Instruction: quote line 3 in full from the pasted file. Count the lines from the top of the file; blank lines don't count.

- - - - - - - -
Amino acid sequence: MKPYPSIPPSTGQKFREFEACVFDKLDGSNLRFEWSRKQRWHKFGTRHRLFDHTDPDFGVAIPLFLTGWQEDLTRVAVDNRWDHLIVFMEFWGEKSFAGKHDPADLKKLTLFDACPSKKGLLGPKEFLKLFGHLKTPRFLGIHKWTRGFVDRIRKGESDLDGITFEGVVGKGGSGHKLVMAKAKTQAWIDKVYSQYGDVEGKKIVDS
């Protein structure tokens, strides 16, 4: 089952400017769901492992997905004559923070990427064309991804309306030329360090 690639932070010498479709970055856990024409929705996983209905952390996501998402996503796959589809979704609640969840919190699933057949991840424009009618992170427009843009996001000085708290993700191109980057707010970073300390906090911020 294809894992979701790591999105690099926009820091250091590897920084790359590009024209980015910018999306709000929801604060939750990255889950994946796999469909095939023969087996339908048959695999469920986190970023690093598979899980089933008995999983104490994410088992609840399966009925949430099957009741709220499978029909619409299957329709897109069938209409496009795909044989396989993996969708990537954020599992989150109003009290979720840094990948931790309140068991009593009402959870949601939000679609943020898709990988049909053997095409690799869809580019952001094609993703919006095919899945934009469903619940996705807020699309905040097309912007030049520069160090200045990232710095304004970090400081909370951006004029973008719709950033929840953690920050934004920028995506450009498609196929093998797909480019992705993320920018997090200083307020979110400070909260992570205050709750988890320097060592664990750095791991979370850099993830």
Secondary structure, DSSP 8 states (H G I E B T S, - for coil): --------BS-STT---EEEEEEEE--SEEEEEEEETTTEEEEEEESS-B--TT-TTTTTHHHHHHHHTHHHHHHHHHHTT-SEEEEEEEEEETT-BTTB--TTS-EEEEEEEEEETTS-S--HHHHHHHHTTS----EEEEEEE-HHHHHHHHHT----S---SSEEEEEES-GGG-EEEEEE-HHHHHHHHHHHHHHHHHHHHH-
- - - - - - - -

Secondary structure, DSSP 8 states (H G I E B T S, - for coil): --------BS-STT---EEEEEEEE--SEEEEEEEETTTEEEEEEESS-B--TT-TTTTTHHHHHHHHTHHHHHHHHHHTT-SEEEEEEEEEETT-BTTB--TTS-EEEEEEEEEETTS-S--HHHHHHHHTTS----EEEEEEE-HHHHHHHHHT----S---SSEEEEEES-GGG-EEEEEE-HHHHHHHHHHHHHHHHHHHHH-